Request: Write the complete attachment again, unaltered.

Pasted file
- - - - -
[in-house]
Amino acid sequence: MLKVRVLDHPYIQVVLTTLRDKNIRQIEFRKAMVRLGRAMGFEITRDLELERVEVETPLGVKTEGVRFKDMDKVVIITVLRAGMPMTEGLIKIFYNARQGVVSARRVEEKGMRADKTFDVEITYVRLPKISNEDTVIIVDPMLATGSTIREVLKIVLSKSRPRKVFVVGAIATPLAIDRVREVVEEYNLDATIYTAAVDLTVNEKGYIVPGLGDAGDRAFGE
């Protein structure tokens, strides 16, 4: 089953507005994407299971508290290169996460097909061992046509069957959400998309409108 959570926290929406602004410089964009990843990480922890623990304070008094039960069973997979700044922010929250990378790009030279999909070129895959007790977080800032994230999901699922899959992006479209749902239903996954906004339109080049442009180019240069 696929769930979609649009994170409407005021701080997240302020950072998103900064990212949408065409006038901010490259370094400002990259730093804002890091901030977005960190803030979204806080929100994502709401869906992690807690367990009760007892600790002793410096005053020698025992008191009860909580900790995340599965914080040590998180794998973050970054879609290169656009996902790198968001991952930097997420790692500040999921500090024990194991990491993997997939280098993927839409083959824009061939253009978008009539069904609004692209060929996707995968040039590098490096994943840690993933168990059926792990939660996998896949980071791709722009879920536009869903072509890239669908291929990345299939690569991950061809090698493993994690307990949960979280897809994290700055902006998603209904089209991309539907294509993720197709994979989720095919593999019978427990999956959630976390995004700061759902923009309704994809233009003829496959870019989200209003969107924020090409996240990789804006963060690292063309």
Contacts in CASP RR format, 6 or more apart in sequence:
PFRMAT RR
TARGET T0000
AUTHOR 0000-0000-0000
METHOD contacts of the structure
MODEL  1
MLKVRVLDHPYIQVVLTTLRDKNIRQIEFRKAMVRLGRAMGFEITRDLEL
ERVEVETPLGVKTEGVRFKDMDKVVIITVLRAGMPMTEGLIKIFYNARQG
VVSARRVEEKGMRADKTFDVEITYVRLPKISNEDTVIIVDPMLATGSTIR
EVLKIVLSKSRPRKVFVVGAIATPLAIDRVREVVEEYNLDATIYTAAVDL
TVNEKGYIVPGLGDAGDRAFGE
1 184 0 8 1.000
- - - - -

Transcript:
[in-house]
Amino acid sequence: MLKVRVLDHPYIQVVLTTLRDKNIRQIEFRKAMVRLGRAMGFEITRDLELERVEVETPLGVKTEGVRFKDMDKVVIITVLRAGMPMTEGLIKIFYNARQGVVSARRVEEKGMRADKTFDVEITYVRLPKISNEDTVIIVDPMLATGSTIREVLKIVLSKSRPRKVFVVGAIATPLAIDRVREVVEEYNLDATIYTAAVDLTVNEKGYIVPGLGDAGDRAFGE
């Protein structure tokens, strides 16, 4: 089953507005994407299971508290290169996460097909061992046509069957959400998309409108 959570926290929406602004410089964009990843990480922890623990304070008094039960069973997979700044922010929250990378790009030279999909070129895959007790977080800032994230999901699922899959992006479209749902239903996954906004339109080049442009180019240069 696929769930979609649009994170409407005021701080997240302020950072998103900064990212949408065409006038901010490259370094400002990259730093804002890091901030977005960190803030979204806080929100994502709401869906992690807690367990009760007892600790002793410096005053020698025992008191009860909580900790995340599965914080040590998180794998973050970054879609290169656009996902790198968001991952930097997420790692500040999921500090024990194991990491993997997939280098993927839409083959824009061939253009978008009539069904609004692209060929996707995968040039590098490096994943840690993933168990059926792990939660996998896949980071791709722009879920536009869903072509890239669908291929990345299939690569991950061809090698493993994690307990949960979280897809994290700055902006998603209904089209991309539907294509993720197709994979989720095919593999019978427990999956959630976390995004700061759902923009309704994809233009003829496959870019989200209003969107924020090409996240990789804006963060690292063309």
Contacts in CASP RR format, 6 or more apart in sequence:
PFRMAT RR
TARGET T0000
AUTHOR 0000-0000-0000
METHOD contacts of the structure
MODEL  1
MLKVRVLDHPYIQVVLTTLRDKNIRQIEFRKAMVRLGRAMGFEITRDLEL
ERVEVETPLGVKTEGVRFKDMDKVVIITVLRAGMPMTEGLIKIFYNARQG
VVSARRVEEKGMRADKTFDVEITYVRLPKISNEDTVIIVDPMLATGSTIR
EVLKIVLSKSRPRKVFVVGAIATPLAIDRVREVVEEYNLDATIYTAAVDL
TVNEKGYIVPGLGDAGDRAFGE
1 184 0 8 1.000